By Chris Startt, Director of foodservice insights, The Coca-Cola Company
Millennials (people born between 1977 and 2000) and Generation Z (those born after 2000) play an important role in today’s foodservice industry. Accounting for more than one-quarter of the U.S. population, millennials have the highest median income of any generation and are the most willing to treat themselves to a nice meal.
Gen Z, on the other hand, will account for 40 percent of the global population by 2020, according to Datassential. Research shows that Gen Zers are more careful about how much they spend at restaurants, but they, along with millennials, are increasing their away-from-home eating frequency, and both visit fast casual restaurants more often than older generations. Given these factors, millennial and Gen Z consumers are viable growth targets for restaurants. Here are three ways foodservice operators can engage with these diners.
For millennials, food is more than just “something to eat”– it’s an experience. In fact, 76 percent agree that “satisfying hunger for new experiences is important.” Millennials are more adventurous with food and more open to diverse flavors than other generations. They embrace multiculturalism, seeking out foods that are different, ethnic and artisanal. Seventy-two percent of millennials say they are always looking for cultural experiences and influences to broaden their horizons, and according to Datassential, 52 percent eat an unfamiliar dish at restaurants at least once a month. Variety and flavor innovation, therefore, are key with these consumers.
Gen Z diners prefer to stick with their favorite restaurants but still value variety. With nearly half of this generation being multicultural, Gen Z is driving the growth of “ethnic” cuisine – but to them, it’s just “cuisine.” In fact, according to Datassential, Gen Z is beginning to move beyond specific types of cuisine and is focusing on individual dishes; for example, instead of going out for Mexican food, these consumers may go out for tacos – which could be Mexican or Korean. This trend is predicted to impact the foodservice industry significantly, and operators can take advantage of it by incorporating global dishes into their general strategy, with an emphasis on specific dish types and flavors.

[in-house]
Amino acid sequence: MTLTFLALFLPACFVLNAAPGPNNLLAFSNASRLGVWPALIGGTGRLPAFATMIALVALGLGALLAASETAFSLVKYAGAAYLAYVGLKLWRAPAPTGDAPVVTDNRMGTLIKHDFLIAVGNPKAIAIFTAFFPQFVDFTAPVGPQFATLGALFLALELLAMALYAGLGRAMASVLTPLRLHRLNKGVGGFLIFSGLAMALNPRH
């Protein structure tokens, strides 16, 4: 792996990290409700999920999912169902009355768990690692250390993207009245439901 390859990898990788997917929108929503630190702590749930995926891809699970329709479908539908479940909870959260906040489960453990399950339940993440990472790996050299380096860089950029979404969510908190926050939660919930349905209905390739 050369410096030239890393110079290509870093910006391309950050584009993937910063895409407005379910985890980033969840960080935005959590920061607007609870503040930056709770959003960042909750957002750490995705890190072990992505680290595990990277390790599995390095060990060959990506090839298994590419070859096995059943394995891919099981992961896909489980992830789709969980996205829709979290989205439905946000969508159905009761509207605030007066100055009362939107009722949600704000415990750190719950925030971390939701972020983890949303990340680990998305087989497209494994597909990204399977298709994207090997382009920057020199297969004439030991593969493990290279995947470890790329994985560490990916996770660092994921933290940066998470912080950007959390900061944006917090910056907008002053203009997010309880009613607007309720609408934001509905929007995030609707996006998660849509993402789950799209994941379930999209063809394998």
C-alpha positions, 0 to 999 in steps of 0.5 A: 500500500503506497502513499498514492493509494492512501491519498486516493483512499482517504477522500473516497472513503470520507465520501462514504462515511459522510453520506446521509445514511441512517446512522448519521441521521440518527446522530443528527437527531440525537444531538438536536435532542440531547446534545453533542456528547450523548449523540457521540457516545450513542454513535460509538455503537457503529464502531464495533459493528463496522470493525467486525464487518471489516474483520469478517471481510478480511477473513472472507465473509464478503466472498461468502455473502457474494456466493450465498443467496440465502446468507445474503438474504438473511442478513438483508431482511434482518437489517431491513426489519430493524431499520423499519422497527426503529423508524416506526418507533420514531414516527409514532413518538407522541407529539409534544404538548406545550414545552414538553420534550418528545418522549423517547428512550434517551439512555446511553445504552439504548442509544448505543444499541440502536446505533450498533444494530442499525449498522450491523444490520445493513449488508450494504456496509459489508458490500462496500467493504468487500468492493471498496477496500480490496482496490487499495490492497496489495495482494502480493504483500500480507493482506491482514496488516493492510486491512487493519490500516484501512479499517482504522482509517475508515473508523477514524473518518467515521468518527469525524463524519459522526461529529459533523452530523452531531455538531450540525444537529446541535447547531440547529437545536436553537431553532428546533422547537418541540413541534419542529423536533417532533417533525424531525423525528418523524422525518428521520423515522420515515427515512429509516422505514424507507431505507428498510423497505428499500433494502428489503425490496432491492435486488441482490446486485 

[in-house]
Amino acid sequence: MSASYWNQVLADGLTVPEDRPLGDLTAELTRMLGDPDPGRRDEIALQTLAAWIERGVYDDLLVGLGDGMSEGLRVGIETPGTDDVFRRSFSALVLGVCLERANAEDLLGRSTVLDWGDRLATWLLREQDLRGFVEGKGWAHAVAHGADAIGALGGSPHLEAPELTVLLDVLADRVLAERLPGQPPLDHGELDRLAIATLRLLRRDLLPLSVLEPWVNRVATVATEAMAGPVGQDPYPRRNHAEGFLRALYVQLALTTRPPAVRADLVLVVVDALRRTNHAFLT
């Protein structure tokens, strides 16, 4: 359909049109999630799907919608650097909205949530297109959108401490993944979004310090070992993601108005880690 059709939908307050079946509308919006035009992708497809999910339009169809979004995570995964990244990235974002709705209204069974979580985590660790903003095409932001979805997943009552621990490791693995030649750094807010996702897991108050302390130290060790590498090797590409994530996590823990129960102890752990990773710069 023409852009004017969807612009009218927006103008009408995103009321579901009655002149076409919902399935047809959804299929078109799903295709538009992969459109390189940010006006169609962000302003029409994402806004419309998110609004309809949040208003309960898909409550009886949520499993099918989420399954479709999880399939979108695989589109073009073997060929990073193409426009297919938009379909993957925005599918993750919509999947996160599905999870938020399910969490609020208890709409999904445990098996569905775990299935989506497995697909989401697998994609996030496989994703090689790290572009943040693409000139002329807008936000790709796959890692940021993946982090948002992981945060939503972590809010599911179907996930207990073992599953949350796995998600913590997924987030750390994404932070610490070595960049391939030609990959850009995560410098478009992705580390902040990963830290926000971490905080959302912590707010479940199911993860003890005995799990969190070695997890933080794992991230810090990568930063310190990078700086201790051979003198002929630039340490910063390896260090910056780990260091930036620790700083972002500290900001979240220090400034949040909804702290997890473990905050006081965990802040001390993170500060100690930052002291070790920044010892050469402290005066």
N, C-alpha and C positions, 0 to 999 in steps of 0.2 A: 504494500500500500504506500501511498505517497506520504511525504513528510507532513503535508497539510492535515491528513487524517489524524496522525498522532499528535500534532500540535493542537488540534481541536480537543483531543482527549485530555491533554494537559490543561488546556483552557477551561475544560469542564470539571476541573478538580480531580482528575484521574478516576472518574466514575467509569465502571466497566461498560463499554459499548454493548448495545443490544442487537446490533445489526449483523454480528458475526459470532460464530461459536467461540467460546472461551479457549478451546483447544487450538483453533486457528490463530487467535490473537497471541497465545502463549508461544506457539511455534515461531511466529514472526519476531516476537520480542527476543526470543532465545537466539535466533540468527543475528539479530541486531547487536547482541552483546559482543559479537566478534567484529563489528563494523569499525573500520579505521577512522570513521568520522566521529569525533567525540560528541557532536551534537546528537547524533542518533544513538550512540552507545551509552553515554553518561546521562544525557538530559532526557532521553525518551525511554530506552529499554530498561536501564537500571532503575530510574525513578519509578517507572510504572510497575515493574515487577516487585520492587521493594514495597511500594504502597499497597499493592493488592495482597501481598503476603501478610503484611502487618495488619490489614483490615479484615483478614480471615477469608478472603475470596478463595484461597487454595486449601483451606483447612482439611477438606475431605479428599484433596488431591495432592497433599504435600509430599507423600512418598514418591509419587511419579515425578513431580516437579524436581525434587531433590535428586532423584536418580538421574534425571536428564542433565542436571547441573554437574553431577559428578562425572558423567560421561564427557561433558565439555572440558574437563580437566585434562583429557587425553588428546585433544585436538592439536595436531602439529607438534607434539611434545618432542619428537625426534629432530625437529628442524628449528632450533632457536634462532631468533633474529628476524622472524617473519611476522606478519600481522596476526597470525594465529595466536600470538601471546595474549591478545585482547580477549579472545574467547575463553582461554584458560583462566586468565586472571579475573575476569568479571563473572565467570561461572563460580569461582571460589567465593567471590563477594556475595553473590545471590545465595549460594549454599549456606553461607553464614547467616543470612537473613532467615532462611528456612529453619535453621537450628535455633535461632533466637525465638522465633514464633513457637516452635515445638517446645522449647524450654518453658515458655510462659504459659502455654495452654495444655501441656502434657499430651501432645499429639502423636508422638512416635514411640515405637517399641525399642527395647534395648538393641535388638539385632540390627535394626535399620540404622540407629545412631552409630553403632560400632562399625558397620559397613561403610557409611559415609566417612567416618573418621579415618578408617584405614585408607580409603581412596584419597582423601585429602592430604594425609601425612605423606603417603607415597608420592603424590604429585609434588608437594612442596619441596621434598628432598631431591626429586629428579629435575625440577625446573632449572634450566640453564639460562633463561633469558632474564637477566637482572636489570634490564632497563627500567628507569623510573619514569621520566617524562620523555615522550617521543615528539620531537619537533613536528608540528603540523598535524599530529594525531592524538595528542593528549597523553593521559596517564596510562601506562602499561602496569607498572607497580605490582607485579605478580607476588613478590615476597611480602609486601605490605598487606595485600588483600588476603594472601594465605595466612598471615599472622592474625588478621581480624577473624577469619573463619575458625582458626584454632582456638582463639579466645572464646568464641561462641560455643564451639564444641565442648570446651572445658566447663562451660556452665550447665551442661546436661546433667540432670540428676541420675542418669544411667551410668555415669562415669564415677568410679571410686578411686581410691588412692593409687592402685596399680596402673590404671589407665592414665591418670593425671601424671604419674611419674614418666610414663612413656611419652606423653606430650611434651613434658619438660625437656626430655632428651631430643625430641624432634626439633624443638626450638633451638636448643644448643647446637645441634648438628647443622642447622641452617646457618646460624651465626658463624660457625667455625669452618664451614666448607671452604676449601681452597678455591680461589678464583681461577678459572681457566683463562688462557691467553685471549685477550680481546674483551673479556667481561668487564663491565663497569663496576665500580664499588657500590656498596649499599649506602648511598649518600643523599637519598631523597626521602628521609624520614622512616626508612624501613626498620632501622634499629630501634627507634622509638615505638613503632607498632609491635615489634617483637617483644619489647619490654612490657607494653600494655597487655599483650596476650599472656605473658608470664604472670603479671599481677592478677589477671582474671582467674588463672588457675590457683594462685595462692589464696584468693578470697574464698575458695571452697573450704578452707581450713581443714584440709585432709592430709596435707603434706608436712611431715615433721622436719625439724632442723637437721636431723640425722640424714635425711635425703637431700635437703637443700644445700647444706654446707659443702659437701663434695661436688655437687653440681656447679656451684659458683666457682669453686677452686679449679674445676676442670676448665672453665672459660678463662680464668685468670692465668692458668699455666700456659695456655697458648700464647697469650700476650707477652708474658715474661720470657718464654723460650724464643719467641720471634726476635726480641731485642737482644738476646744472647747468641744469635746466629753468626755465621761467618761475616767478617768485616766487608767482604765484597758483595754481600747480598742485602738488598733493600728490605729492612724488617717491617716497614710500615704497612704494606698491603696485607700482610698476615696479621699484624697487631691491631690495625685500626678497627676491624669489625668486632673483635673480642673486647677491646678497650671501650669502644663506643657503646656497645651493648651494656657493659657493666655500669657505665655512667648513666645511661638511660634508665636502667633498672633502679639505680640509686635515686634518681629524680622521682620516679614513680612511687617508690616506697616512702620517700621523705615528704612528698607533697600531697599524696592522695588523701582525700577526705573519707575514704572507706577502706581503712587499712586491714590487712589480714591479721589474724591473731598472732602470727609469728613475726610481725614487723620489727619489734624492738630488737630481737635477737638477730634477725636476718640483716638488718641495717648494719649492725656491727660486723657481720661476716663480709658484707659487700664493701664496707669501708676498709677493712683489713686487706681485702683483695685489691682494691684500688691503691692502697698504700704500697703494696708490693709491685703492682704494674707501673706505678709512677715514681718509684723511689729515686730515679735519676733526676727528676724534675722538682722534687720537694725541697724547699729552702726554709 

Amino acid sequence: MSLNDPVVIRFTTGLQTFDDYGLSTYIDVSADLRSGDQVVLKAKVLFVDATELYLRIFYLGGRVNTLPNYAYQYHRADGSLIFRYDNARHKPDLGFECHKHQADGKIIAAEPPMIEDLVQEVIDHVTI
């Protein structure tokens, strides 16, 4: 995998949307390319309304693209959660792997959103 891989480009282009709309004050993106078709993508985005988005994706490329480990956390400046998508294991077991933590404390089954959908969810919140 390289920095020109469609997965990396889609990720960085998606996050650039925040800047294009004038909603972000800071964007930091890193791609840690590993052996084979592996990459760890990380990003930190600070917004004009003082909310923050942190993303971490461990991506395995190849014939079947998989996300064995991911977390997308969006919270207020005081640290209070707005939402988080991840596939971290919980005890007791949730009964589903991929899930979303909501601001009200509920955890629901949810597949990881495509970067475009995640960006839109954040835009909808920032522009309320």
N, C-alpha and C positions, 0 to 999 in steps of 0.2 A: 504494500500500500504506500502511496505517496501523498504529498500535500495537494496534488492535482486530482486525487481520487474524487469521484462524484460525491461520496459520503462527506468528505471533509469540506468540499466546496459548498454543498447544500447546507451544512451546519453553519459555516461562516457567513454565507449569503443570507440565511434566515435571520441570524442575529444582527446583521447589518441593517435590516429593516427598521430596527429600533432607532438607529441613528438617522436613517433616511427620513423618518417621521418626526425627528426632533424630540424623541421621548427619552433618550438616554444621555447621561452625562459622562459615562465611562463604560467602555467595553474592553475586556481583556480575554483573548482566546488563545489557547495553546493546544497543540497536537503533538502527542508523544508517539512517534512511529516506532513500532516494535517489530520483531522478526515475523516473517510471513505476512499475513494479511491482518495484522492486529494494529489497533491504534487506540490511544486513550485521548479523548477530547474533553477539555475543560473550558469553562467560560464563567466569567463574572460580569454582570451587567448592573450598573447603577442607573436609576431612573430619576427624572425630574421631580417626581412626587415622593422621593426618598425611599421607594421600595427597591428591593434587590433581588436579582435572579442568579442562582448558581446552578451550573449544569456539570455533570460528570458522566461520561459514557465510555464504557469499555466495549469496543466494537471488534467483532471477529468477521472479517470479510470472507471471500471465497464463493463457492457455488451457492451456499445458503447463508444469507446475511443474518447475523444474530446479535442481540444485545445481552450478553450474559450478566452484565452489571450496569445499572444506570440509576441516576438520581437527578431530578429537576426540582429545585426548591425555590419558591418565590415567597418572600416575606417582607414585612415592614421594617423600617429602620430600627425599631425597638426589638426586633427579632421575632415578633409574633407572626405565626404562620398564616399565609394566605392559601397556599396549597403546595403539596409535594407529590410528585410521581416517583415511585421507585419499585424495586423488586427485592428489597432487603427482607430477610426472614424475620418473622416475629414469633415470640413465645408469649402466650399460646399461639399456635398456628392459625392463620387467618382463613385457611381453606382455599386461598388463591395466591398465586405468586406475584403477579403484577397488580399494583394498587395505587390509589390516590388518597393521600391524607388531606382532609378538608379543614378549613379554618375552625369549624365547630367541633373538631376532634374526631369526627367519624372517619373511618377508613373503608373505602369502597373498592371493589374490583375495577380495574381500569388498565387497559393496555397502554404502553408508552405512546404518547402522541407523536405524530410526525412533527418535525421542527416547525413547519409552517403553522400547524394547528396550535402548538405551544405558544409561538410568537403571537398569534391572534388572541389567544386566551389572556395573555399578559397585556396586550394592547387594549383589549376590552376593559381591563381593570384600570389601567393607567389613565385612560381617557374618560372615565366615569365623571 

Create a shareable experience
More than half of millennials and Gen Zers say they see dining as a social occasion, which is no surprise, considering the role social media and networking play in the everyday lives of these consumers. Further, 65 percent of millennials and 72 percent of Gen Zers say technology makes them feel more connected. A foodservice environment that incorporates and encourages socialization and mobile shareability is bound to catch the attention of younger diners.
While cost and convenience are important factors to millennials when it comes to choosing a restaurant, they will sacrifice both to dine at buzzworthy locations or emerging unique restaurants because they value new, shareable experiences. Their relationship with food is unique and more robust compared to other generations; they see food as a way to create a personal brand, and they accomplish this through technology. Forty-seven percent of millennials text and tweet while they eat, and food is the second most popular topic of Instagram posts. Social networks and food go hand-in-hand for millennials. They want a dining experience that is social and shareable.
For Gen Zers, mobile technology has always been a given, so they expect it to be present in everything they do. While millennials pioneered the use of social networks to amplify one’s personal brand, Gen Zers are less interested in sharing their lives with the world and prefer more direct social conversations with their friends, which is why smaller, more private platforms like Instagram and Snapchat are popular with this generation.
People increasingly want to understand where their food is sourced and how it’s produced. Millennials are leading the way in demanding more transparency, particularly when it comes to nutritional information and calorie count requirements. Fresh, local and natural call-outs resonate the most with these consumers, and compared to baby boomers and Gen Xers, millennials are most likely to purchase antibiotic-free, free-range and organic items. Similarly, Gen Z consumers identify fresh, natural and hormone-free as the top food traits for which they would pay more at restaurants.
A growing desire exists among diners for healthy options, and millennials and Gen Zers are the generations demanding this most, with about half of each demographic saying they are more likely to visit a restaurant if it offers healthy options. However, the definitions of health and wellness vary among different groups of diners. For younger people, health is no longer just about calories; it’s becoming more about quality ingredients.
It’s important for foodservice operators to understand the ever-changing preferences of their diners, so that they can offer the food and beverages they’re looking for and speak effectively to their desires. As part of our goal to be our customers’ best business partner, we arm out foodservice partners with insights like these and advise them on best practices to grow their business.